Victory for sanity LDC OFFICIALS made it impossible for residents to see new public inquiry evidence they adamantly refused to put it online to give people access. Villagers bombarded them with complaints - the material is now available online. So it was possible to do it after all - so why did they not do it in the first place? And why did they leave it so late? See the new evidence for the poultry unit inquiry at: http://planning.lichfielddc. gov.uk/online-applications/

under pressure looking to our families,” he added. “It will be impossible for a lot of people to attend.” Another person alleged to have misled people is the farmer, John Davison. In his planning application he stated: “The current contract with the operator of the proposed poultry units is with Moy Park (an Ireland-based processing giant).” But his lawyer said that was not a claim that Davison actually had a contract in place. Last March Moy Park refused Davison a contract. Deadly danger The company has also stopped spreading chicken litter on farmland because of the lethal threat of botulism poisoning associated with it. Yet it seems Davison intends spreading thousands of tonnes of the material on the fields near people’s homes. Residents also fear pollutants from his sheds leaching into the nearby River Mease Special Area of Conservation. Local populations of endangered wildlife species could be wiped out if it did. A district councillor told planners he had lived near similar poultry units. He said he would not wish the stench that came from them on his worst enemy. Moy Park has been fined several times because of nauseating smells coming from its sheds. Cruel farming Many high-profile animal welfare campaigners say this form of industrial farming is cruel. The birds are grown unnaturally quickly in crowded indoor conditions. Some chickens suffer deformities, pain, disease and death as a result. The public inquiry into Mr. Davison’s planning appeal will take place at LDC’s Lichfield offices, in Frog Lane. The four-day hearing will begin at 10am, on Tuesday, December 17. Anyone wishing to speak during the inquiry must be there when the proceedings open.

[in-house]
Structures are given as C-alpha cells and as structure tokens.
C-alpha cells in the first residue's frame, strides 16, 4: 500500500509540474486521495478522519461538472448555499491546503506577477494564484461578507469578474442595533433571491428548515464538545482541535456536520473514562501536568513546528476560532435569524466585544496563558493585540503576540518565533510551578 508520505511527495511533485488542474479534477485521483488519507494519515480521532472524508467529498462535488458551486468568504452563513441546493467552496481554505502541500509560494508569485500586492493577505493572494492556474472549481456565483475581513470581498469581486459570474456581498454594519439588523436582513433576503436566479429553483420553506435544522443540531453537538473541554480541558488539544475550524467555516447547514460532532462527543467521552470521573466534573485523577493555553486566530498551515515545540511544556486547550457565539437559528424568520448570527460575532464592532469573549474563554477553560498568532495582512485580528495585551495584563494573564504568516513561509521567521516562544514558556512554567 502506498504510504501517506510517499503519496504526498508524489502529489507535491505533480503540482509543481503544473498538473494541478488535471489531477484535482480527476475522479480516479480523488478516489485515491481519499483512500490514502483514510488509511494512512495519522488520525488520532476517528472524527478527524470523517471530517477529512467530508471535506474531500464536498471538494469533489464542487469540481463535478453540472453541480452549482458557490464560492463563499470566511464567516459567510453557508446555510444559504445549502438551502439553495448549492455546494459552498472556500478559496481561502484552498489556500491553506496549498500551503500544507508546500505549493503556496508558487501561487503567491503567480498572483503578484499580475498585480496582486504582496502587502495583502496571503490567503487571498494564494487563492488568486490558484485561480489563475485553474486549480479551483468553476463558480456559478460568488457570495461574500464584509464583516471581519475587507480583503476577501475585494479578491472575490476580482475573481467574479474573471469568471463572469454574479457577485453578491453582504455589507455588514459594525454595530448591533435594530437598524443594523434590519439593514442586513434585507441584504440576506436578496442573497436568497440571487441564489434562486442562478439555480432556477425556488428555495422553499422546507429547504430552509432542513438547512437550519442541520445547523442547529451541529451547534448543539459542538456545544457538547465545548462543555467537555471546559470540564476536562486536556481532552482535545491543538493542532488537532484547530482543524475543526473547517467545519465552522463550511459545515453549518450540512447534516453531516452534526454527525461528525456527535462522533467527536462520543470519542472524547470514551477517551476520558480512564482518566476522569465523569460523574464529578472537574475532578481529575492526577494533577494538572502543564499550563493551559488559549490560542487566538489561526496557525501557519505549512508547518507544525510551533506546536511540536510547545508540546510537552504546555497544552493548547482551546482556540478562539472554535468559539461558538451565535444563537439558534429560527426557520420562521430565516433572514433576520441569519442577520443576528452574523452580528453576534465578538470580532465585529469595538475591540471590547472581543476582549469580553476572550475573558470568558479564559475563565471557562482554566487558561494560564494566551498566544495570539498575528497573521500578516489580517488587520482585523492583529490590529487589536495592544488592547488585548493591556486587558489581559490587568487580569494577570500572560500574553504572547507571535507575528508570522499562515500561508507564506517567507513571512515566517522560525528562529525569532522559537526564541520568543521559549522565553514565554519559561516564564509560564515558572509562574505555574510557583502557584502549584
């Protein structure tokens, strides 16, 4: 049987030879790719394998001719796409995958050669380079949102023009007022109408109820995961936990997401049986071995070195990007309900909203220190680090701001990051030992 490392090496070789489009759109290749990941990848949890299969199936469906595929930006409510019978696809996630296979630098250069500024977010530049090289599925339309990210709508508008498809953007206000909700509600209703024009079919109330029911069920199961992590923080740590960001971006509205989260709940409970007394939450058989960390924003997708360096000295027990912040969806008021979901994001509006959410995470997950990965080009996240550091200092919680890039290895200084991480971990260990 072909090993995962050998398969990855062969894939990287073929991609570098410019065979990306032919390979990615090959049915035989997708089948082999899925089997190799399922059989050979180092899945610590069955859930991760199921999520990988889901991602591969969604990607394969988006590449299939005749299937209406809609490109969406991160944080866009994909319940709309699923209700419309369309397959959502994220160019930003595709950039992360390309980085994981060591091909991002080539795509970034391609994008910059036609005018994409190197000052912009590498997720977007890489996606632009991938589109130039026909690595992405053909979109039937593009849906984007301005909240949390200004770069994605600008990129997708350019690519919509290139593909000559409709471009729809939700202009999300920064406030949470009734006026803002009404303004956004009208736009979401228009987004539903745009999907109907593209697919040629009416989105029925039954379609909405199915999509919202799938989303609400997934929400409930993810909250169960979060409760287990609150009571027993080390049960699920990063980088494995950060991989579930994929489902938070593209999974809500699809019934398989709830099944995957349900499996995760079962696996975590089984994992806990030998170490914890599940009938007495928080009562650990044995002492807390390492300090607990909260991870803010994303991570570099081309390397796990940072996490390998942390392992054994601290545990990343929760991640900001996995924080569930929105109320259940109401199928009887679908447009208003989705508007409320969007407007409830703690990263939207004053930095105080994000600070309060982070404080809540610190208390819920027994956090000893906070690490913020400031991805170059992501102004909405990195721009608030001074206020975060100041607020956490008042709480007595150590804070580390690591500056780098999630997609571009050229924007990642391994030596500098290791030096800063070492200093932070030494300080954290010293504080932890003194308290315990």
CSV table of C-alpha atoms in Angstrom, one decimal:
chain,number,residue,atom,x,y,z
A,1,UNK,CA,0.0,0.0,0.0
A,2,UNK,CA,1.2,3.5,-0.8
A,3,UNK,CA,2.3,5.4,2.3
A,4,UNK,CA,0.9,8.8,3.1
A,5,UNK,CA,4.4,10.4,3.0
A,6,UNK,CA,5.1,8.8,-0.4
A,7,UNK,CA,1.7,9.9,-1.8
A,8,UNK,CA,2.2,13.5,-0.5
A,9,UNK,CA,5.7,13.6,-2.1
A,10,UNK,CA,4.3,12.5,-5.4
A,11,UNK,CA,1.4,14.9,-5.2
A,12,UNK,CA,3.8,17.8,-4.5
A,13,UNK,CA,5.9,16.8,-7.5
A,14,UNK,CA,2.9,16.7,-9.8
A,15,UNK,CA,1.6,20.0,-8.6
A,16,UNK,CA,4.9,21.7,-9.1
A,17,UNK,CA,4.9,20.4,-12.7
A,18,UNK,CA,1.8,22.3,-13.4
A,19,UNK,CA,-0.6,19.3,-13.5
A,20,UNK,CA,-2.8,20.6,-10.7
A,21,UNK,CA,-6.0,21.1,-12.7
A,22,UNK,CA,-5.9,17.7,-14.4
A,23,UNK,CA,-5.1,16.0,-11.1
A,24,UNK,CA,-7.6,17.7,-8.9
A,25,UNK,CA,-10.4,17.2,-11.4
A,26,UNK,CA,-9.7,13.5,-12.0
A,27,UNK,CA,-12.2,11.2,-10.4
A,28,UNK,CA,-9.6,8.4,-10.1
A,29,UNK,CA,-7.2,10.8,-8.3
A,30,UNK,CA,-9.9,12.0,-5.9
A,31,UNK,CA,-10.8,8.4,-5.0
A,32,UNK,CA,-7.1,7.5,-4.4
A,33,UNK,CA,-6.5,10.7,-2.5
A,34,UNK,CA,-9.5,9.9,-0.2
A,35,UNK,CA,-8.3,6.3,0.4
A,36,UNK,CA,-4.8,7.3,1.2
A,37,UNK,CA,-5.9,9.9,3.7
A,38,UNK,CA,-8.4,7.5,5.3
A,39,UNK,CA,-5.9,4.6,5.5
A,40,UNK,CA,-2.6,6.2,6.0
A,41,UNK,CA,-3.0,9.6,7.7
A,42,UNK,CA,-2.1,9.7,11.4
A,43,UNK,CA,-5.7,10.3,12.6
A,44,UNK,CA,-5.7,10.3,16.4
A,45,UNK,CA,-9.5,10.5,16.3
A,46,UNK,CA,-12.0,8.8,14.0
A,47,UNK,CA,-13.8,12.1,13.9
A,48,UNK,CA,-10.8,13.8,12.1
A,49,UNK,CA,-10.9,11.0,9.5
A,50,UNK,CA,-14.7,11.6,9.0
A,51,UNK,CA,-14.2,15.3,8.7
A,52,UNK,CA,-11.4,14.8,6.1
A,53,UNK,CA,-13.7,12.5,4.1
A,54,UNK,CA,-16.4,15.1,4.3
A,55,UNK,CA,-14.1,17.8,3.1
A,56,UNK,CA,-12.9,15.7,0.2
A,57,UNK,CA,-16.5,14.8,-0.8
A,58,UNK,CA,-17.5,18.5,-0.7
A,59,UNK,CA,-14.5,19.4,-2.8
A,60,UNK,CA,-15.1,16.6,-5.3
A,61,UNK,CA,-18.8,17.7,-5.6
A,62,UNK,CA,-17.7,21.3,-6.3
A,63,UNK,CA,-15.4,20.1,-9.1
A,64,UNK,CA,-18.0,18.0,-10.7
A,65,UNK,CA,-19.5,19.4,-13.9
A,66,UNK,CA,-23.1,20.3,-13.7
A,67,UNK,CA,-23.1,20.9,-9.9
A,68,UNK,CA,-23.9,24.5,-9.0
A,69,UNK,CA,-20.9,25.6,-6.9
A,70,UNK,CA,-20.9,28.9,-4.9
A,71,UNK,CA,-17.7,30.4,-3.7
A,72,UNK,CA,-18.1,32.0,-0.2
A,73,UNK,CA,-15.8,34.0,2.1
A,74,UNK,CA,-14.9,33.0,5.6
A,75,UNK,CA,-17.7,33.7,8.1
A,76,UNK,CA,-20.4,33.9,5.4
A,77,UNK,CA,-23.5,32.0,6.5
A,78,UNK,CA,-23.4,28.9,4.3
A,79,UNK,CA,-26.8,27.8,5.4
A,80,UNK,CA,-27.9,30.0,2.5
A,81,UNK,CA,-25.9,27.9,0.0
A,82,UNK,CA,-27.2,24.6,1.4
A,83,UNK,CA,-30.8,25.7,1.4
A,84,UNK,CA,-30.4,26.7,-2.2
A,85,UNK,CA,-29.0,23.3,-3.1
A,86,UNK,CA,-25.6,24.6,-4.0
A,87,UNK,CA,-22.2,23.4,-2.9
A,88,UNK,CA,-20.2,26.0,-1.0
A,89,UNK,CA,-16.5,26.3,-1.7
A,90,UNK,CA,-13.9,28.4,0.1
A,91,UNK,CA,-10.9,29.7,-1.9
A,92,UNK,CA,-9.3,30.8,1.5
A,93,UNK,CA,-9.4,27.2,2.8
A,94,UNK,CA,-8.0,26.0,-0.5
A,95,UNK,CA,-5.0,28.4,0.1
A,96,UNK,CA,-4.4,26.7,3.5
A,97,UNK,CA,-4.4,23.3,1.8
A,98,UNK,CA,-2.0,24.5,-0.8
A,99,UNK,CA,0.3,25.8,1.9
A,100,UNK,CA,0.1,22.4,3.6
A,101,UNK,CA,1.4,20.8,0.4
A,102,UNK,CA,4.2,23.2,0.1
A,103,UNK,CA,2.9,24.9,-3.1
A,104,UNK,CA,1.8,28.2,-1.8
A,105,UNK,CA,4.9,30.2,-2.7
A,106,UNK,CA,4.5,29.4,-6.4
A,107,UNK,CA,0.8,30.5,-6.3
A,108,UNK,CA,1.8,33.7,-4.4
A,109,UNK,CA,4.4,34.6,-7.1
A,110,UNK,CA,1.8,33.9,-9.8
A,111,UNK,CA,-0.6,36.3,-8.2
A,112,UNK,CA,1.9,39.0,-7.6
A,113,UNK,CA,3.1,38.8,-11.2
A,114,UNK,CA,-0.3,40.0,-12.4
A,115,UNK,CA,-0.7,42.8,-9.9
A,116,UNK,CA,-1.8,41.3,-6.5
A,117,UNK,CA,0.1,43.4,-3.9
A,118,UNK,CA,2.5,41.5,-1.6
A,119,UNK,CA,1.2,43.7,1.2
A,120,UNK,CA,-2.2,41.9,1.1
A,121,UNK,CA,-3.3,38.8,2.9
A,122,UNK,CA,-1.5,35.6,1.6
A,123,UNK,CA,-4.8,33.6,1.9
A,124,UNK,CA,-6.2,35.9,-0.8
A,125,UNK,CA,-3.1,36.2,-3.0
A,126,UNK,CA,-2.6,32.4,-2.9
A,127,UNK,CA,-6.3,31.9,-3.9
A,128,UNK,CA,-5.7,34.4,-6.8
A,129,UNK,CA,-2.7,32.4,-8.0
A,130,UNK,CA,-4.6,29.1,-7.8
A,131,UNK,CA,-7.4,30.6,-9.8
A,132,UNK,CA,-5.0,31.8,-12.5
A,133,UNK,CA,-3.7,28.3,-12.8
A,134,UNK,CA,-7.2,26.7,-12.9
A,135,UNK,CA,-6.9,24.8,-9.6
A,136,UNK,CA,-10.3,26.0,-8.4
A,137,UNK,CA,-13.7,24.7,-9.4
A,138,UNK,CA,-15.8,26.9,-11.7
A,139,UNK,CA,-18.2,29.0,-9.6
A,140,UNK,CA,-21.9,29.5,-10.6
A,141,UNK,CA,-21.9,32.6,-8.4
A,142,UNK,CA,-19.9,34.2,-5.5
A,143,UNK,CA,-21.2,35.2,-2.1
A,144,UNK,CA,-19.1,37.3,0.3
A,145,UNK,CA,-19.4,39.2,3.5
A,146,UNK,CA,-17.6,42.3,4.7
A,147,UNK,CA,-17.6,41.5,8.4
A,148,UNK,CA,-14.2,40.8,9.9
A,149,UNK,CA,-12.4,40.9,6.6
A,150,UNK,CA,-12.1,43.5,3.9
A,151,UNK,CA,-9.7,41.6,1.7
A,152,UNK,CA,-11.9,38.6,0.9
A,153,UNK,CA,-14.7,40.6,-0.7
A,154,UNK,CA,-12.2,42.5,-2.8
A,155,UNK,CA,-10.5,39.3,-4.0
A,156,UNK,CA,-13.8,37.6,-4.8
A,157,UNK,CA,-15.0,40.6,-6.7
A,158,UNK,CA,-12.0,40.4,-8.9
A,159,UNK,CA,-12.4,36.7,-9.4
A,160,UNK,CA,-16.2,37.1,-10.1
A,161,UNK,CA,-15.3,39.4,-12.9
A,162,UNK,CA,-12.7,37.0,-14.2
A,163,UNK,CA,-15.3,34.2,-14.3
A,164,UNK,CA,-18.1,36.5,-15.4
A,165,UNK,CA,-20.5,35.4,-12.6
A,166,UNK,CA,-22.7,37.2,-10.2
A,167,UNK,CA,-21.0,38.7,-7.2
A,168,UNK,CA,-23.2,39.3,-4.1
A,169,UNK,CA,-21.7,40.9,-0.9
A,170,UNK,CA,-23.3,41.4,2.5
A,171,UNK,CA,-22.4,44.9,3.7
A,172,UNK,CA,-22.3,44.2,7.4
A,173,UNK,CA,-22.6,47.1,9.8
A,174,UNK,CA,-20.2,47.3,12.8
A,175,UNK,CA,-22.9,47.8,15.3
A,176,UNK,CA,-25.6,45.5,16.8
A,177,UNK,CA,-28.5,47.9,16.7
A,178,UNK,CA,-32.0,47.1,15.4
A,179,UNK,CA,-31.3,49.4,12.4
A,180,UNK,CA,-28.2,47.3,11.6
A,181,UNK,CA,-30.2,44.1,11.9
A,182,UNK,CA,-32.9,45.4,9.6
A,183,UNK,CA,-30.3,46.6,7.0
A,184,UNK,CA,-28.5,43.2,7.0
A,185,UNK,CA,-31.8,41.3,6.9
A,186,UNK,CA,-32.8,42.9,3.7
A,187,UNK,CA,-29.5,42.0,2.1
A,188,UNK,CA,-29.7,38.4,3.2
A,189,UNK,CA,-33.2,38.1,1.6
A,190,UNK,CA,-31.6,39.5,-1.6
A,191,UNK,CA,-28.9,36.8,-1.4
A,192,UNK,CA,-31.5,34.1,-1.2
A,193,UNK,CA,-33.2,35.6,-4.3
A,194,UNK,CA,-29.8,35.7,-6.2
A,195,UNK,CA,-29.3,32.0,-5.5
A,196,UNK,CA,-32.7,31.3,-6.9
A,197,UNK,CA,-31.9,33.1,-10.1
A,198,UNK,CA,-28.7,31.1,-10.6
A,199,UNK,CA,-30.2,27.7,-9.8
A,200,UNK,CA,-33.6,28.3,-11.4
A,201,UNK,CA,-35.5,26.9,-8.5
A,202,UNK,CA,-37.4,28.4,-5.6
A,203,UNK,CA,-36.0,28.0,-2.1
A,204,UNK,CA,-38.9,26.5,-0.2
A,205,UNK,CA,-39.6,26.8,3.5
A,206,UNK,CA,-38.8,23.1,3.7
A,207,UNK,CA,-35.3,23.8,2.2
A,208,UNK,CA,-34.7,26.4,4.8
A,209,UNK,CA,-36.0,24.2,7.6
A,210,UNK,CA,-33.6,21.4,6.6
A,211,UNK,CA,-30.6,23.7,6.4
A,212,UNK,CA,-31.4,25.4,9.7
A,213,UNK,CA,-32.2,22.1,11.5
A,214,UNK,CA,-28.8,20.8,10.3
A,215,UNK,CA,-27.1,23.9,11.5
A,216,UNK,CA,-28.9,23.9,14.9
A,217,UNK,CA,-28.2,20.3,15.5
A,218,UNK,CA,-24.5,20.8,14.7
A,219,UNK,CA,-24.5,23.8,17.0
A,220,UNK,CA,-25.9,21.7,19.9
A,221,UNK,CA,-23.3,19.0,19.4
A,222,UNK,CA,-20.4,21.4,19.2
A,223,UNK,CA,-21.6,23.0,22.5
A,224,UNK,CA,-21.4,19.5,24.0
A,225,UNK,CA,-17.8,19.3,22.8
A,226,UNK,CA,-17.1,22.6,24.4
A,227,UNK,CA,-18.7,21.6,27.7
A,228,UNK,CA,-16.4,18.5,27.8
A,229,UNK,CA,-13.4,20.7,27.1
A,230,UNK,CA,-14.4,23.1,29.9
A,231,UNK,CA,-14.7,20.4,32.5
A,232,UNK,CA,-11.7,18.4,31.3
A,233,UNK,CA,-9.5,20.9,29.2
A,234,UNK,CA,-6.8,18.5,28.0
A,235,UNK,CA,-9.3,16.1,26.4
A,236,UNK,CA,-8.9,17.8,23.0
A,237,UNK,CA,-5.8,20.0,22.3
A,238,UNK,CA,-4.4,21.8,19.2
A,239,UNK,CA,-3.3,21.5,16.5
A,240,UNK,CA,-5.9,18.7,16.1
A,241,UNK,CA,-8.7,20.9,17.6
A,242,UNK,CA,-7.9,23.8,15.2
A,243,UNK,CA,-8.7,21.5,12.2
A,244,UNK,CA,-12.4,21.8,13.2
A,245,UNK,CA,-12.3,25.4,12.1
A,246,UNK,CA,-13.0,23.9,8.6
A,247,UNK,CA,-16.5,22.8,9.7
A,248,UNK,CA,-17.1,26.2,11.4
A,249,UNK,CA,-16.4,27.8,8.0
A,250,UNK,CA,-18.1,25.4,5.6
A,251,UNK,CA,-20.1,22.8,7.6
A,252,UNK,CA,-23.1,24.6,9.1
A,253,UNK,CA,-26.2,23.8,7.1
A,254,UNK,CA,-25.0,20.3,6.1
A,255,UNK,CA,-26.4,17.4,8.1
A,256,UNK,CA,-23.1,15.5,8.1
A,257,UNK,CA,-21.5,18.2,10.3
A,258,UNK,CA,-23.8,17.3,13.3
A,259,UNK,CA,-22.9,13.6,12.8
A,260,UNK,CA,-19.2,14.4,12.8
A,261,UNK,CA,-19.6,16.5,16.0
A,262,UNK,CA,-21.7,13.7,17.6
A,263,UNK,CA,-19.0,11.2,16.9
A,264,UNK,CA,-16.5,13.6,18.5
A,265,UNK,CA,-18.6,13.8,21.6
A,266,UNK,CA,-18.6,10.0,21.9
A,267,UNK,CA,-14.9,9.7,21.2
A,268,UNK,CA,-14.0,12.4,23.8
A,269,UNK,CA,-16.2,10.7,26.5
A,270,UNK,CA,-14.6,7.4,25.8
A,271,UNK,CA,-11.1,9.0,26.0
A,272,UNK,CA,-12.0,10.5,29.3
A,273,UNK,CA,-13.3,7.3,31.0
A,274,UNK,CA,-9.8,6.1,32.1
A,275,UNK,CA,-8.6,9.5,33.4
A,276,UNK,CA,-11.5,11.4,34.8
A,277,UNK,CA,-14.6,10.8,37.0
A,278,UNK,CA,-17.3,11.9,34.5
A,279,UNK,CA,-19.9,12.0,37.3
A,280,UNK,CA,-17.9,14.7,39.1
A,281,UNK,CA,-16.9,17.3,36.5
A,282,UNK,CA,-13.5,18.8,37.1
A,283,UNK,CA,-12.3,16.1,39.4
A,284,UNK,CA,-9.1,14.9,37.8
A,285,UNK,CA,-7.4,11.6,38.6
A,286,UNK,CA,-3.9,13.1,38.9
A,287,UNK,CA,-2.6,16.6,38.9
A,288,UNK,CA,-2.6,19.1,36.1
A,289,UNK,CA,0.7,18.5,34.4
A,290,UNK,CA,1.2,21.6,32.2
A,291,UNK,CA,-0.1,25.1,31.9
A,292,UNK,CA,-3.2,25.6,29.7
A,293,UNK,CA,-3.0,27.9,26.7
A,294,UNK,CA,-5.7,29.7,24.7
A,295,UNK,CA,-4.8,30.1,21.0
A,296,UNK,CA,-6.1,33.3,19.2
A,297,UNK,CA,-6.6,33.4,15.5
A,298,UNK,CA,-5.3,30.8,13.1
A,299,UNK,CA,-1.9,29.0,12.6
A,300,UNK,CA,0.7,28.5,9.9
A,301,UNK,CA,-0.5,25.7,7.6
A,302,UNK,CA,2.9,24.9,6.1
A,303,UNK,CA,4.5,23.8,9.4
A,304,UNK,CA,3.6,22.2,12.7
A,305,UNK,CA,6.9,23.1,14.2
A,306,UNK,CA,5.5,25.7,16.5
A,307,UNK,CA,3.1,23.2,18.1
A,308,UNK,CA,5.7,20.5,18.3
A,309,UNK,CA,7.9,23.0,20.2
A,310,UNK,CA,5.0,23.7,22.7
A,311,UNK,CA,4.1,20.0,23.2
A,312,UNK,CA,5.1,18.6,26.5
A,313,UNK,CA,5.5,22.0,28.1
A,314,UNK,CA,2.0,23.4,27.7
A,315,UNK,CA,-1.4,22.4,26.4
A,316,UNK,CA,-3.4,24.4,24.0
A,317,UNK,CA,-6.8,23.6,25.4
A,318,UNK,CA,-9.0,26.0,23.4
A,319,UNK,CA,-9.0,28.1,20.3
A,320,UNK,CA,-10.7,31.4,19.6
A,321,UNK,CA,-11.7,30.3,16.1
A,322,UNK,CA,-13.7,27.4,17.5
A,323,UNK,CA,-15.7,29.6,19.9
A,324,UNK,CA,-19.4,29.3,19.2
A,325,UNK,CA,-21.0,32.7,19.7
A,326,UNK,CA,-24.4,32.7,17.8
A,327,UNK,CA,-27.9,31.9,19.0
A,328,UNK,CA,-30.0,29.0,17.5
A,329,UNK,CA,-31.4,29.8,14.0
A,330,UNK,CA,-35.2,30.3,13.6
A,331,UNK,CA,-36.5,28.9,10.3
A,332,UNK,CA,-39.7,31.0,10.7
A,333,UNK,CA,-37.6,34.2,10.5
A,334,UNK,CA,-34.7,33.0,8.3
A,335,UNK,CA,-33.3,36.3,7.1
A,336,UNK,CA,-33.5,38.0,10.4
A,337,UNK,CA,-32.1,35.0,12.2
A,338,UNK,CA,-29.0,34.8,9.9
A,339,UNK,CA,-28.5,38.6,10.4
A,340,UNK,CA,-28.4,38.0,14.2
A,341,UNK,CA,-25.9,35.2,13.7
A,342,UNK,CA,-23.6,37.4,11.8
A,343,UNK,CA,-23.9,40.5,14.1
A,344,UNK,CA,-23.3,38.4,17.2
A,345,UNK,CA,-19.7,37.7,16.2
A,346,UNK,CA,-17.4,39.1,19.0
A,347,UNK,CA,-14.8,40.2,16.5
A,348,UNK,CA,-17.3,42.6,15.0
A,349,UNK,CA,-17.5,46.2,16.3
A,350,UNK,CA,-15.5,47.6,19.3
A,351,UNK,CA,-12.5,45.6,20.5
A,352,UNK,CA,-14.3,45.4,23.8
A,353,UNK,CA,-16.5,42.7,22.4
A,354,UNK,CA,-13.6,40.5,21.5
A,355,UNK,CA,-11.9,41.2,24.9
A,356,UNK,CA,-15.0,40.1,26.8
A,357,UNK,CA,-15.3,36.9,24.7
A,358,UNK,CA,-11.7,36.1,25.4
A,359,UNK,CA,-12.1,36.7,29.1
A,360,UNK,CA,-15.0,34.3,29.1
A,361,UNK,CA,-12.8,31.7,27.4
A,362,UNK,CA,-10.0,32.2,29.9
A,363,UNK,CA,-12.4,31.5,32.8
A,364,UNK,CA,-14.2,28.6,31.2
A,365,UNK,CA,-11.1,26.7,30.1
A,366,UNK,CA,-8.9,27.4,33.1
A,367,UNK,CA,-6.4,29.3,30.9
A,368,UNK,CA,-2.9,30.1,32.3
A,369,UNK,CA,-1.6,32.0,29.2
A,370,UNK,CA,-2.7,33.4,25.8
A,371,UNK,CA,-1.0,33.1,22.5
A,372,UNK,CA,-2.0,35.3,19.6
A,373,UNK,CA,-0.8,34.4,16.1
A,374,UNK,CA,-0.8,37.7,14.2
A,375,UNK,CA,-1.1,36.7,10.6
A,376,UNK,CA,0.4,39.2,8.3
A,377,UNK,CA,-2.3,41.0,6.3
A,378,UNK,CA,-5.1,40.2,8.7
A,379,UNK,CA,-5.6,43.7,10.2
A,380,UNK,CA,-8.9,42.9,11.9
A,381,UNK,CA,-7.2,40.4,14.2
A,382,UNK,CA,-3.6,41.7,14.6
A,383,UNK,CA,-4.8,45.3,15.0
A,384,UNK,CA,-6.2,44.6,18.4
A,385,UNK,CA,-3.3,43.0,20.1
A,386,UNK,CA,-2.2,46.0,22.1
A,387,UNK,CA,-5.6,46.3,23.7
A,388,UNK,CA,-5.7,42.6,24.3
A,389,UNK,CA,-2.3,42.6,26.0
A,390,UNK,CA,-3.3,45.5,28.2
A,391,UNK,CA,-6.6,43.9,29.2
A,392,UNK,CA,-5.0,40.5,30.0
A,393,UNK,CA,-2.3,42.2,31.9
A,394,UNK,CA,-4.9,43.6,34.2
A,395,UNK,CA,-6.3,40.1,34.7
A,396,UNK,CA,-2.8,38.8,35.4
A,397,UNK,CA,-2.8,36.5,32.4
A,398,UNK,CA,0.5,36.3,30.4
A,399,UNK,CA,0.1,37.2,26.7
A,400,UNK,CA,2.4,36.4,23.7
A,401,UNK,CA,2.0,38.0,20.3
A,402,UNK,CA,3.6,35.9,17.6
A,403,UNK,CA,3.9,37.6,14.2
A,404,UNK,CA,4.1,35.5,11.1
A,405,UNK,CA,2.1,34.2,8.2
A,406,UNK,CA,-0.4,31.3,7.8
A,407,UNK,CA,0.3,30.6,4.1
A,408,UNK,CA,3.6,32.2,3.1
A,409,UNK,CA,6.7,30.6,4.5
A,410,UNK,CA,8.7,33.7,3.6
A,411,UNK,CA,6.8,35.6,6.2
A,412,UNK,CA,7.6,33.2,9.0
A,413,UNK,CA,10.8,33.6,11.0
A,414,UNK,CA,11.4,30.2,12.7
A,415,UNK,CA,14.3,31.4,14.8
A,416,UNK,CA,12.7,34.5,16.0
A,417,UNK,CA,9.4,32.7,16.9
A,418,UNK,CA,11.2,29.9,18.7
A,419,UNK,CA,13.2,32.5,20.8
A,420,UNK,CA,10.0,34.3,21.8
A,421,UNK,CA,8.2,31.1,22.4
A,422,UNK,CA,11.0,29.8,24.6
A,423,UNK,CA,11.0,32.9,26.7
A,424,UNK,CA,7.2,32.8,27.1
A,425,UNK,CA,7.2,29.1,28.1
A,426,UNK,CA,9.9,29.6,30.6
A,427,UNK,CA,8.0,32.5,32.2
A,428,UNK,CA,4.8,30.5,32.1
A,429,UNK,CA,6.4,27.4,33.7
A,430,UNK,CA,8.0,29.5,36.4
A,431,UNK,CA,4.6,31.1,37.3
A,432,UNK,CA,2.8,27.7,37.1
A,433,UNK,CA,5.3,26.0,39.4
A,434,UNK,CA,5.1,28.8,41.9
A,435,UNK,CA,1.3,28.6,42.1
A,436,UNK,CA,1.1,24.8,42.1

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‘Mystery Mile’ row reignited Countryside under attack

Whittington farmer Robert Gray wants to put a distribution depot down a one-track lane in the same place planners stopped him building a children’s day nursery.

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hittington farmer Robert Gray is again seeking to change the use of a barn down a narrow country lane. The single-track road was dubbed the ‘mystery mile’ when he applied to build a children’s day nursery there, in 2010. That was because of confusion over who owned Fisherwick Wood Lane. Residents who lived along the road were concerned about the congestion that would be caused by the extra traffic the farmer’s development would create. Safety fears There were also fears about the safety of children walking along the pavementless and unlit narrow road. This time the farmer says he wants to turn Park Barn into a non-agricultural storage and distribution base. He says that even as it is, he could use the barn to store 1,200 tonnes of grain. That, he argues, could involve a total of 200 tractor and trailer, and 86 HGV, movements along the lane every year. HGV traffic He estimates that, if he is allowed to change the barn to non-agricultural use, it might generate around eight HGV movements in any 12-hour period. Precisely what non-agricultural use he has planned for his barn is unclear. Residents in Elford feared

that an attempt to build a depot there with improved access was the precursor to later applications for a larger scale development of the land. Mr. Gray is asking the local planning authority for ‘prior approval’ to take his barn out of agricultural use. Regulations Under rules brought in last May, people with barns of less than 500 square metres are able to use this mechanism to change their use without having to submit a full planning application.

Robert Gray

Battle joins Mr. Gray’s barn has a floor space of 447 square metres. Residents living along Fisherwick Wood Lane have told ‘VM’ they will fight the farmer’s plans.